Stochastic Indicator Part 2: Stochastics & Market Structure
So we established in the last article that the Stochastic indicator can be described as Mutton Dressed as Lamb if it’s used as your sole tool for entries and exits. However, if used in conjunction with an analysis of the market structure and price action, it can be very useful as a support to your initial analysis.
Let’s review 6 stochastic signals from an entry perspective on a Euro chart and then look at it with a focus on market structure points.
Results From Using Stochastic Signals in Isolation
Generally, when using a Stochastic as a signal to enter, you look for crosses of the fast momentum line and slower momentum line either below the 20% zone for long entries or above the 80% line for short entries. If we look at the signals marked with the pink boxes above, we can see that signal 1 came after a weekend gap (up) followed by a deep retracement. Both this first area and the signal 2 setup could have produced nice returns if traders had wide stops in place and managed to second guess the Fed meeting news announcement where price went vertical just after signal 2.
Signal 3 produced an entry after the vertical move up. There was very little follow through and would have been difficult to produce a positive outcome.
Signal 4 had a little downside follow through but failed to trend strongly.
Signal 5 had no follow through and failed and signal 6 failed after moving a few points to the downside.
With trading the stochastic indicator in this example there is a conundrum. Place large stops to get the occasional out-sized winner but lose more on each loss you have, OR place small stops and often get stopped out before a big move comes about. There is nothing wrong with using a momentum indicator but it needs to be in context with the market dynamics. Trading the first bounce (ie retracement) after an exhaustive vertical move (as per signal 3) is a different structure to trading the second retracement of a range bound market (as per signal 2). The latter being a far less risky prospect with generally better follow through.
I have developed an understanding of market structure to improve my trading and believe it is essential to create a lasting edge and therefore, better results.
Results When Using Market Structure With Stochastic Signals
Here is a few key structure observations which have provided me an edge when trading. You will notice that these structural points are supported by a Stochastic signal adding further weight to the entries:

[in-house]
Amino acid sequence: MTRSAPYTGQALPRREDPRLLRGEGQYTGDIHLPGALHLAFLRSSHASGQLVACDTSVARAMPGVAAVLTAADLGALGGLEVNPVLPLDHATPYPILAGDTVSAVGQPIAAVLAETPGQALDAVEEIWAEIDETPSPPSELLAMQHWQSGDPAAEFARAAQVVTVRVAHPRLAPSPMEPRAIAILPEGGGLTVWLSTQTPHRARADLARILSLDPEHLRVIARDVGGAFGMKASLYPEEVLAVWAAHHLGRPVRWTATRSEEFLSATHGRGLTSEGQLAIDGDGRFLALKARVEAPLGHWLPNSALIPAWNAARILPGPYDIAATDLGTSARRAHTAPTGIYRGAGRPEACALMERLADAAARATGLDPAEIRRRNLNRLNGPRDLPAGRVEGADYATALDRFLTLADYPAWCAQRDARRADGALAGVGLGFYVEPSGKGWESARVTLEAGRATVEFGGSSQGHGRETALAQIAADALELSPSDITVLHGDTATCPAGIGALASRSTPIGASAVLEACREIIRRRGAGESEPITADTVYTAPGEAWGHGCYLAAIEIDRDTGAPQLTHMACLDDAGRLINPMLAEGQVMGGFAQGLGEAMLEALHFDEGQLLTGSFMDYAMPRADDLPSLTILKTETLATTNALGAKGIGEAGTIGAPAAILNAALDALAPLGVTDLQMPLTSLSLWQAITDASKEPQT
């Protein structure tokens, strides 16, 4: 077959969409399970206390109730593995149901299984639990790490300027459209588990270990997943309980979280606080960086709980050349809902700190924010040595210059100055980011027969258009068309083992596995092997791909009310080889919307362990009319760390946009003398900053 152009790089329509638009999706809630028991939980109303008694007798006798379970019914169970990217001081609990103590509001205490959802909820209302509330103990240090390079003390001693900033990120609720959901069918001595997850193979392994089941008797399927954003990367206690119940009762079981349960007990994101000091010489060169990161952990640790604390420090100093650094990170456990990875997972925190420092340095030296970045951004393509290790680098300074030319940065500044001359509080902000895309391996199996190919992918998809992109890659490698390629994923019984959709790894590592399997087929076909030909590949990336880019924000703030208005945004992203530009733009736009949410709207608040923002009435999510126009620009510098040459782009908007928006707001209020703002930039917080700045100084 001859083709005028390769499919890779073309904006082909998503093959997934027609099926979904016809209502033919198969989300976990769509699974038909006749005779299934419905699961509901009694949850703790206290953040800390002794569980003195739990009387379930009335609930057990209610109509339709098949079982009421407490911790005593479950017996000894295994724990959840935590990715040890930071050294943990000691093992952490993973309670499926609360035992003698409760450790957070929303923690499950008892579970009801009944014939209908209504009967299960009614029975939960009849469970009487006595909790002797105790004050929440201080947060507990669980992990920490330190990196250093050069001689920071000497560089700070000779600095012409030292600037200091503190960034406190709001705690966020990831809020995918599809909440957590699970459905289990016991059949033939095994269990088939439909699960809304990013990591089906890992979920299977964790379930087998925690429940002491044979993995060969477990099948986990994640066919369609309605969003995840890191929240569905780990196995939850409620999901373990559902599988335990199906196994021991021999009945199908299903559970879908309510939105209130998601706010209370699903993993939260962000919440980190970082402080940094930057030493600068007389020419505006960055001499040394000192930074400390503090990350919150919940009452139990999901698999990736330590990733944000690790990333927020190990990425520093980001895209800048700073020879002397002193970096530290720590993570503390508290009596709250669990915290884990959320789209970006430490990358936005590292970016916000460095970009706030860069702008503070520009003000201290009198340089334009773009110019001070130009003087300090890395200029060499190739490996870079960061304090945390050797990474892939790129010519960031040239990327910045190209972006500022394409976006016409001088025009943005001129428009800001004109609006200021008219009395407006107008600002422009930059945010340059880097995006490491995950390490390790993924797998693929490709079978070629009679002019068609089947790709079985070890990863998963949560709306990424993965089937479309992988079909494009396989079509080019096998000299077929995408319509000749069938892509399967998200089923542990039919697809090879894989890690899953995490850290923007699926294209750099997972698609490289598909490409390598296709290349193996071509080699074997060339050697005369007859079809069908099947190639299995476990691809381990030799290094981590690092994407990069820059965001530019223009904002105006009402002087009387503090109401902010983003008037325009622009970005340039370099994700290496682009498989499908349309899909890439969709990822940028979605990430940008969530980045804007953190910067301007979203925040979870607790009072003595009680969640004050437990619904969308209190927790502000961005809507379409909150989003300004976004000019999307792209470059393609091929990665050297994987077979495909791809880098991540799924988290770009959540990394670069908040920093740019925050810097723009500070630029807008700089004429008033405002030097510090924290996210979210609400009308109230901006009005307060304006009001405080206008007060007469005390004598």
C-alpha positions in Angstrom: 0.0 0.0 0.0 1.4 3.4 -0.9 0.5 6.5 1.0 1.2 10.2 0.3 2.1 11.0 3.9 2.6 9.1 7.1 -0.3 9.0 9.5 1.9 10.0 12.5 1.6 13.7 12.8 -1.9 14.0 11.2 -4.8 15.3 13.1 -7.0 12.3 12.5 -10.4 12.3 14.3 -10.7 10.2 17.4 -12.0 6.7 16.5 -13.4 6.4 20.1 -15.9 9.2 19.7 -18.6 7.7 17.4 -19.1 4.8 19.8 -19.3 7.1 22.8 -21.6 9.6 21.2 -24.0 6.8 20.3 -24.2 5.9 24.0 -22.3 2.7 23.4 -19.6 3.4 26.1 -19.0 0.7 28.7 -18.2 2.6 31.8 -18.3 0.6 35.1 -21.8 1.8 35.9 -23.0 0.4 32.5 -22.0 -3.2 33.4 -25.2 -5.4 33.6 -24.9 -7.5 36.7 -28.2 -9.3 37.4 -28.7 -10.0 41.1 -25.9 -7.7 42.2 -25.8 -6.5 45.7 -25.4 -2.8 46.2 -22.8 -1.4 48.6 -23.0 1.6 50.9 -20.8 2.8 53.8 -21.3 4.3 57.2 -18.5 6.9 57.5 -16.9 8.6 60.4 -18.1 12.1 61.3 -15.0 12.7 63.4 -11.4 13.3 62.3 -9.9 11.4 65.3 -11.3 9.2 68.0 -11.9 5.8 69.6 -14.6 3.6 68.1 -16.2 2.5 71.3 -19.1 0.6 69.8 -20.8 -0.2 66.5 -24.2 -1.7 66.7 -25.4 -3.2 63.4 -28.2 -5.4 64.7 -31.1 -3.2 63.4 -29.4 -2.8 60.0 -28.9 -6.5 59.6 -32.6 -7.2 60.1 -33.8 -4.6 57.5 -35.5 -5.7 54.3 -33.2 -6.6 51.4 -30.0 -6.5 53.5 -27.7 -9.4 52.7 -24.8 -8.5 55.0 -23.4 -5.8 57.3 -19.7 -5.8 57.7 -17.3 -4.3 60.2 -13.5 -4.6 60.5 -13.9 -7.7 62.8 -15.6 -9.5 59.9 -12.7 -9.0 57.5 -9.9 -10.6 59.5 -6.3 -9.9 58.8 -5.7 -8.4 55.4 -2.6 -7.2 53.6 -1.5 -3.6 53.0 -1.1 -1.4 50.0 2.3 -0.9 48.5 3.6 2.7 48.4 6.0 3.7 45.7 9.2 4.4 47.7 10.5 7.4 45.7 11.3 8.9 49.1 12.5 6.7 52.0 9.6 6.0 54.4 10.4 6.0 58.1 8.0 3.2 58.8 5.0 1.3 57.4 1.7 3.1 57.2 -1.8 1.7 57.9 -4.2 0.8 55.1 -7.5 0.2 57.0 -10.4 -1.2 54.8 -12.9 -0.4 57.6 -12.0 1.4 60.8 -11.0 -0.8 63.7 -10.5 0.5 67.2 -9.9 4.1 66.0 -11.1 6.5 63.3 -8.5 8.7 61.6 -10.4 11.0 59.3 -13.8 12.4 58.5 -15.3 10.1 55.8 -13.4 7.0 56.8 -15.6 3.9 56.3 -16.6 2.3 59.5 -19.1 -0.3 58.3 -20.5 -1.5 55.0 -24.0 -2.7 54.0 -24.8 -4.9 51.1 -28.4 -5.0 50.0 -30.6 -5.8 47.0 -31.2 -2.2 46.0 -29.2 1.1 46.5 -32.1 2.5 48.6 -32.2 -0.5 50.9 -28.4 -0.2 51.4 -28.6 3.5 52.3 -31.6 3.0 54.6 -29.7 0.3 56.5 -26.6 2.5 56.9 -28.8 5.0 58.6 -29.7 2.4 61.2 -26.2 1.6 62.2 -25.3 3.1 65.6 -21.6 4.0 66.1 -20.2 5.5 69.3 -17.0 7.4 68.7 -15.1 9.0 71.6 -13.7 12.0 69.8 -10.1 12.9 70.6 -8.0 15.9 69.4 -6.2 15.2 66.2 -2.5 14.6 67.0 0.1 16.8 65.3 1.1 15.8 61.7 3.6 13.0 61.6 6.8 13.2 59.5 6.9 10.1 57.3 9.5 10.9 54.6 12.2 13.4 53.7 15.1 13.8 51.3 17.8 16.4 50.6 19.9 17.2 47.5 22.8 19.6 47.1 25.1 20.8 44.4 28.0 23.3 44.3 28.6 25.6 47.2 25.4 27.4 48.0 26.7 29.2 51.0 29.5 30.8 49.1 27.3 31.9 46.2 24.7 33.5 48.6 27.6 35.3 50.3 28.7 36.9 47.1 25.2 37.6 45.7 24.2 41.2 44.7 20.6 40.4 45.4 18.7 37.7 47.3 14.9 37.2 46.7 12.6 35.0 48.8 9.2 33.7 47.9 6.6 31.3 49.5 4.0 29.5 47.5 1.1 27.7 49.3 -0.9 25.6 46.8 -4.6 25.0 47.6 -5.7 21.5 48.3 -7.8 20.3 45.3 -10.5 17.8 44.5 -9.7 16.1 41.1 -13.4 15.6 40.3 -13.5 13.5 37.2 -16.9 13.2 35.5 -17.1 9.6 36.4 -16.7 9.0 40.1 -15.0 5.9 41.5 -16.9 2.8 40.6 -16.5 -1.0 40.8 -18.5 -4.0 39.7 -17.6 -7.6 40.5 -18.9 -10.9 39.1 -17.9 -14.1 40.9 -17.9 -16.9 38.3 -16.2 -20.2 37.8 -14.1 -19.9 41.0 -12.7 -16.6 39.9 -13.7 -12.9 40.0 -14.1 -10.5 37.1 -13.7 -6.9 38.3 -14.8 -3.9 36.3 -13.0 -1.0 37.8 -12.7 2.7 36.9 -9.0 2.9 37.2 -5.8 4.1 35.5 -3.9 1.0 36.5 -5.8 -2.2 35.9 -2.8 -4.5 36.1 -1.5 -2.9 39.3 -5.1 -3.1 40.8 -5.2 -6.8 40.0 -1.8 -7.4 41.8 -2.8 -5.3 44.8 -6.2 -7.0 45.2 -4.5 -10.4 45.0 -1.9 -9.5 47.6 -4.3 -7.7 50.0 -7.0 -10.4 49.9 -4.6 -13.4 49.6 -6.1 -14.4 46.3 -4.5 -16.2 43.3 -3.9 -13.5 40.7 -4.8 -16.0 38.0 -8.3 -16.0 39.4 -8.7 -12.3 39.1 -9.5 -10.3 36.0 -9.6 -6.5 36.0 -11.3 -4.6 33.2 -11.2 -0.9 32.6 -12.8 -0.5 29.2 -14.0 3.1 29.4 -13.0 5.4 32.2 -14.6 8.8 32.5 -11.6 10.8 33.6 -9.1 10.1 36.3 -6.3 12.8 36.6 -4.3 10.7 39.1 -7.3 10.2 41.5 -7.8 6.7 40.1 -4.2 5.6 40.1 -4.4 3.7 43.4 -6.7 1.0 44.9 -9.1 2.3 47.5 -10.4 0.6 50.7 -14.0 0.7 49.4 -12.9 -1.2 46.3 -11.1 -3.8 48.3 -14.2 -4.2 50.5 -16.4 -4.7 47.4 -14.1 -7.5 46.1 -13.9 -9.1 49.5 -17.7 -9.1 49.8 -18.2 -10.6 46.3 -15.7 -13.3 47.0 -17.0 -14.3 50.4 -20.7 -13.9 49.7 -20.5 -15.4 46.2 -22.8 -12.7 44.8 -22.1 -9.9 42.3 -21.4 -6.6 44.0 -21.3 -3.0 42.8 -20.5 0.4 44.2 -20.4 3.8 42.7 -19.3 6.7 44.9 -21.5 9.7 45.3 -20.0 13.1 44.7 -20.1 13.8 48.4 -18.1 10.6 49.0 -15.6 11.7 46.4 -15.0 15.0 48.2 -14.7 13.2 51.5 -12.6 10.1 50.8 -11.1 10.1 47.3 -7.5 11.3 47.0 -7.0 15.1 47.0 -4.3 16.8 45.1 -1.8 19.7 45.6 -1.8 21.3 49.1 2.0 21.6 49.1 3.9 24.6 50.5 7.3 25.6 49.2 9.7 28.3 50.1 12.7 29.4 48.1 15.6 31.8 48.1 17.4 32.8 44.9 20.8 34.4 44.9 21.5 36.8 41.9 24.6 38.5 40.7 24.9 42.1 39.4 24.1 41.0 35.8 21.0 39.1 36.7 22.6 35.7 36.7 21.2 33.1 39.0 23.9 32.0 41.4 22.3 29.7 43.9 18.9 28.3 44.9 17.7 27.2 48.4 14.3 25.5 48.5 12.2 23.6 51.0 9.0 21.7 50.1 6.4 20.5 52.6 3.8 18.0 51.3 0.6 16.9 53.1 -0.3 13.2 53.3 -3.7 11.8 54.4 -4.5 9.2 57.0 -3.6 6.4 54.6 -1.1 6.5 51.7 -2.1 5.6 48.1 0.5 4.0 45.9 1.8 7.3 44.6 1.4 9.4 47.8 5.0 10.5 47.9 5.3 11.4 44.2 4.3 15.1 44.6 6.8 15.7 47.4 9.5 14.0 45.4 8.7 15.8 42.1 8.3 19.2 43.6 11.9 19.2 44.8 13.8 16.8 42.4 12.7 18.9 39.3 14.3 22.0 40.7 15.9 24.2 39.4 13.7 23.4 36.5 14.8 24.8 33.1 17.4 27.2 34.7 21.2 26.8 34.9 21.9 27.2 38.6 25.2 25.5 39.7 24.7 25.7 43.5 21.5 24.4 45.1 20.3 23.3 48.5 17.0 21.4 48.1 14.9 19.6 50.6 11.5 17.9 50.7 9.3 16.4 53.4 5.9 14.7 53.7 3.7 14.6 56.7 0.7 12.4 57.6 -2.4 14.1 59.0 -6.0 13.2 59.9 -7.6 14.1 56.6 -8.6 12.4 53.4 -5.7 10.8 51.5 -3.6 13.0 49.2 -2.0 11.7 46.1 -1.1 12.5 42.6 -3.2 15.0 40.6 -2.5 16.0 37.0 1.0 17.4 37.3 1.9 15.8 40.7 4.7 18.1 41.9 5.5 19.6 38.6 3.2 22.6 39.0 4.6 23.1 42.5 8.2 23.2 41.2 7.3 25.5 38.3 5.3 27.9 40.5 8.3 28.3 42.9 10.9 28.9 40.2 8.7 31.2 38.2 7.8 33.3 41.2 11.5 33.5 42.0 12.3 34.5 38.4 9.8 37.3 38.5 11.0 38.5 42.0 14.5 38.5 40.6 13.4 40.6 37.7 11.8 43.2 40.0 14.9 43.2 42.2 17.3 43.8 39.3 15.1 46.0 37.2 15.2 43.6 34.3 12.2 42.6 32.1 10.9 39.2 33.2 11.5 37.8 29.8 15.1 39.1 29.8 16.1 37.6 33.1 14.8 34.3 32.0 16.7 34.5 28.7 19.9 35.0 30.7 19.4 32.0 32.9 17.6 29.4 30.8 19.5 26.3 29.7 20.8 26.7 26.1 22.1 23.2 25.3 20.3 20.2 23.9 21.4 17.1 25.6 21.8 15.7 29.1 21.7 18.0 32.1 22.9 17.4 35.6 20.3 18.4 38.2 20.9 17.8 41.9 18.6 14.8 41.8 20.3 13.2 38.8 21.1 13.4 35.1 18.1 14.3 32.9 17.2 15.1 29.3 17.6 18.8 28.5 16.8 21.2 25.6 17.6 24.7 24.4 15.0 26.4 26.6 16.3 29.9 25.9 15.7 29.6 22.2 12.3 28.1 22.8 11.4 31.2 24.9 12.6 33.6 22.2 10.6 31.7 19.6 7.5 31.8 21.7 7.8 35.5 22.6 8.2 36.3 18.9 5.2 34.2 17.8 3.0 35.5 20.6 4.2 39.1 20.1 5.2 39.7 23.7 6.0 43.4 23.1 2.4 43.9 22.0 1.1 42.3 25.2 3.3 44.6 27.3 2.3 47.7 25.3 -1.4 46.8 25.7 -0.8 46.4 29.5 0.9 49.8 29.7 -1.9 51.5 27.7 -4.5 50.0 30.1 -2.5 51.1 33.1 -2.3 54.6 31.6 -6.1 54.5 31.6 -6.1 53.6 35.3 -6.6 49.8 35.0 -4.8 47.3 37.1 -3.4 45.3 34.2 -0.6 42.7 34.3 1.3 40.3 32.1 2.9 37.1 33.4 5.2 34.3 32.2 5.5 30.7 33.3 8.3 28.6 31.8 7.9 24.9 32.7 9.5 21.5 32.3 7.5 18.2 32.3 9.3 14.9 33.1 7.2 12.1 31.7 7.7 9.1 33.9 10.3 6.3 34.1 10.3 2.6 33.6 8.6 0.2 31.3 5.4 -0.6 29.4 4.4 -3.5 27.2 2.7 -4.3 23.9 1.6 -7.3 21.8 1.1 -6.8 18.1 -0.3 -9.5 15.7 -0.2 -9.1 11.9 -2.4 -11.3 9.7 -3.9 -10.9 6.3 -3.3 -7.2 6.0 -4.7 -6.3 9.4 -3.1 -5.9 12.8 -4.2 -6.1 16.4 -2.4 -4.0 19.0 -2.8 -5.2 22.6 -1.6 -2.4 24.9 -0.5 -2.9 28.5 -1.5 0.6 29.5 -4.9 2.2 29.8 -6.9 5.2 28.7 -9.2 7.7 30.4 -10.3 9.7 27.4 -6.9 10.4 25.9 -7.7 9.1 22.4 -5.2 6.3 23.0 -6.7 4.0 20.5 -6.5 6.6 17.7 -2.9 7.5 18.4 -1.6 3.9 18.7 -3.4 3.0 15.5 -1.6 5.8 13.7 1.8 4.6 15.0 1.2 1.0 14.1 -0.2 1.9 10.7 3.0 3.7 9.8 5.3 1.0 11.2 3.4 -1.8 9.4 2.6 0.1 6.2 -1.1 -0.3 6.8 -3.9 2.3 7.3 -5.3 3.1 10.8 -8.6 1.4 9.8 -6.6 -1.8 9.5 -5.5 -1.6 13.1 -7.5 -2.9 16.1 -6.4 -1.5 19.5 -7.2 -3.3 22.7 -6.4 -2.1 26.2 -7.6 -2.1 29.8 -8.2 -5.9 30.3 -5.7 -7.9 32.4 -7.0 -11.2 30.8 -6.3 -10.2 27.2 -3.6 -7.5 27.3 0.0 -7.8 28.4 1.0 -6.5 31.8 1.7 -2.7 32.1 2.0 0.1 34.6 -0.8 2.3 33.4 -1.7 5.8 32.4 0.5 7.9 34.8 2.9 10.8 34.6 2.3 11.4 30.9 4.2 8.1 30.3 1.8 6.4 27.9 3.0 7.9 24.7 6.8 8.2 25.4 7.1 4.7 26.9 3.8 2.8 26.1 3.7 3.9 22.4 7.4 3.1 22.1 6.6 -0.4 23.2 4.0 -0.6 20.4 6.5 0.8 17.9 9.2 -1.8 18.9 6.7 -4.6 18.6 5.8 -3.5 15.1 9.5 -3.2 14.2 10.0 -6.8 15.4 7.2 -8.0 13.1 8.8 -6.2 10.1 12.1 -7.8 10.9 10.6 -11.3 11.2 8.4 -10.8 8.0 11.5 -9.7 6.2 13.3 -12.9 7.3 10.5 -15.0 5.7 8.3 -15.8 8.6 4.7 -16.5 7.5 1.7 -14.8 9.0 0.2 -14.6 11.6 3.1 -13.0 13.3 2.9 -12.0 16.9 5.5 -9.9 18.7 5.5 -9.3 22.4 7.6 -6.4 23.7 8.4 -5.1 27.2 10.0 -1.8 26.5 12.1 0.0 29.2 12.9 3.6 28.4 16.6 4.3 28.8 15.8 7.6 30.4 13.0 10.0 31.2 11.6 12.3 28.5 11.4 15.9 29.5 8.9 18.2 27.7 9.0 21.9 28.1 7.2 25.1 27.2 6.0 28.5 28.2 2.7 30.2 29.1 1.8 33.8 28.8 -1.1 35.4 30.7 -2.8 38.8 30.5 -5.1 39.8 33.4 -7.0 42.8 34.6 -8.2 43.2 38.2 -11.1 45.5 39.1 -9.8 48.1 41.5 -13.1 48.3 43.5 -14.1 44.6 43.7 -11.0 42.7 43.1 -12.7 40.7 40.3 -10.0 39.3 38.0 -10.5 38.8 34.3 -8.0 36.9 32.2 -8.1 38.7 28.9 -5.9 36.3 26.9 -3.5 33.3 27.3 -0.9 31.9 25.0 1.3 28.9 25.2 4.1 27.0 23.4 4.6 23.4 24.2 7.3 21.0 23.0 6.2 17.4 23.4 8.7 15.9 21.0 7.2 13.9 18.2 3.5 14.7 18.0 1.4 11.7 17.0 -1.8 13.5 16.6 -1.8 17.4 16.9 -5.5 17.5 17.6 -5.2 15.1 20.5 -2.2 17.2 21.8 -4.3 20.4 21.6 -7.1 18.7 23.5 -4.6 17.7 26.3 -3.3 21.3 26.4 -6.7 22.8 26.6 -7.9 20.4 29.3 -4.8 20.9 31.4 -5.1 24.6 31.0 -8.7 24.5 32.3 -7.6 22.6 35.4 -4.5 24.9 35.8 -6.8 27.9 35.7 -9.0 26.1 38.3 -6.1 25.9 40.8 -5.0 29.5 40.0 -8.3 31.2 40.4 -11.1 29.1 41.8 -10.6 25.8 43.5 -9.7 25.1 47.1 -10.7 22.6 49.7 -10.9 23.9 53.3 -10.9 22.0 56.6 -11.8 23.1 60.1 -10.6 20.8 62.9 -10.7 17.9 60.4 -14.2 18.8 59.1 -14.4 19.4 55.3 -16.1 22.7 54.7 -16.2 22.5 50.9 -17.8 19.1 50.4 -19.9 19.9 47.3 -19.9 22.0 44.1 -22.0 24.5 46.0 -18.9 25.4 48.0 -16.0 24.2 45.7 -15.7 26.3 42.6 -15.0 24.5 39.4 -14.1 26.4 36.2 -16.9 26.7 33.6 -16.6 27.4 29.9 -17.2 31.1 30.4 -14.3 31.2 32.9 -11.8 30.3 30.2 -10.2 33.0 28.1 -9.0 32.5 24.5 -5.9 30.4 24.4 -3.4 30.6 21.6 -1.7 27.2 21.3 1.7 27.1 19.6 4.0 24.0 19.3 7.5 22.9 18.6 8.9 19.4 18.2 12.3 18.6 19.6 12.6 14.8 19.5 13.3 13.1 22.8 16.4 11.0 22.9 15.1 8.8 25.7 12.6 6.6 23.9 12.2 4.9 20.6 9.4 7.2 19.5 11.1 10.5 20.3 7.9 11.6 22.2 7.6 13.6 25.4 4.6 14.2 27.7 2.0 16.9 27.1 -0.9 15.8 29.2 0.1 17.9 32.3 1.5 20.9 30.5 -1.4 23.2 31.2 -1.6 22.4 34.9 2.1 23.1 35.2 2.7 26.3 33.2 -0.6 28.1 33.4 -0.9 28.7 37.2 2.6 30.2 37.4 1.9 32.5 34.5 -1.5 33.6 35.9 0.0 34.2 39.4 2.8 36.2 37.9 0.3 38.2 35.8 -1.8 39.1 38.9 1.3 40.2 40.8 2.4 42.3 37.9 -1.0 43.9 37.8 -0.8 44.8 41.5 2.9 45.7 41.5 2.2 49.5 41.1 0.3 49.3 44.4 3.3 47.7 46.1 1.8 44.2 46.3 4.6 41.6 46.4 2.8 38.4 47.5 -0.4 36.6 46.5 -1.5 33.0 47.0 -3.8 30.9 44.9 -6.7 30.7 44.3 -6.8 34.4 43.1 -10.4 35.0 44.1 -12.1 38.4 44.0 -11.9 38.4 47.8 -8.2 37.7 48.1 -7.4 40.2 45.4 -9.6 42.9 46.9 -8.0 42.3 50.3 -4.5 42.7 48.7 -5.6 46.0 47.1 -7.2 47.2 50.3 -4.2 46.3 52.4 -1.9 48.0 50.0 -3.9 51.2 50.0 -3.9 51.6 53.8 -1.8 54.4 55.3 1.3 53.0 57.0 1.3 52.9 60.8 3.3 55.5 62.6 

The Gap and trap (point “A”)
Gaps are often exhaustive in nature when they occur after a trending move. Over optimism has buyers entering the market at a price point where there is no one on the sidelines willing to bid higher. Usually we see a small impulse move above the open high before traders start accepting lower prices. This is a key setup for me after a positive profit announcement and a prior run up in price and at times where there is an optimistic crowd. My job as a trader is to identify where the upward momentum stalls and capture a low risk entry (in this example, a short entry) as selling commences. Price in this instance moves in the path of least resistance. Think about this; If there are no more buyers on the sidelines willing to trade a higher price, no matter how exciting the news is, the price cannot move higher. And as the first traders start accepting lower prices to close their positions it forces other traders holding a long position to contain losses and sell creating a snowball effect.
Pump Fake (points ”B”)
The pump fake is defined where price action thrusts above support or resistance and then reverses, moving back within the prior range that has developed. These spikes tend to shake out stop losses and trick break out traders positioned on the wrong side, forcing them to close their position and effectively adding to the price reversal. I have marked 3 areas with a “B” that show pump fakes.
Tip. Have a look at the stochastic at each of these “B” points. The crossover at each had nice follow through. Combining momentum and structure will improve trade selection and timing.
Working off specific zones that trap traders are great entry opportunities. Think of it as a counter punch. In boxing, the counter punch is a deadly weapon when an opponent is off balance. Catch traders that have committed to a trade and capture profit as they acknowledge the dynamics have changed by reversing their positions. Use these structure points in the market as your primary entry condition and use Stochastic signals as support for your decision.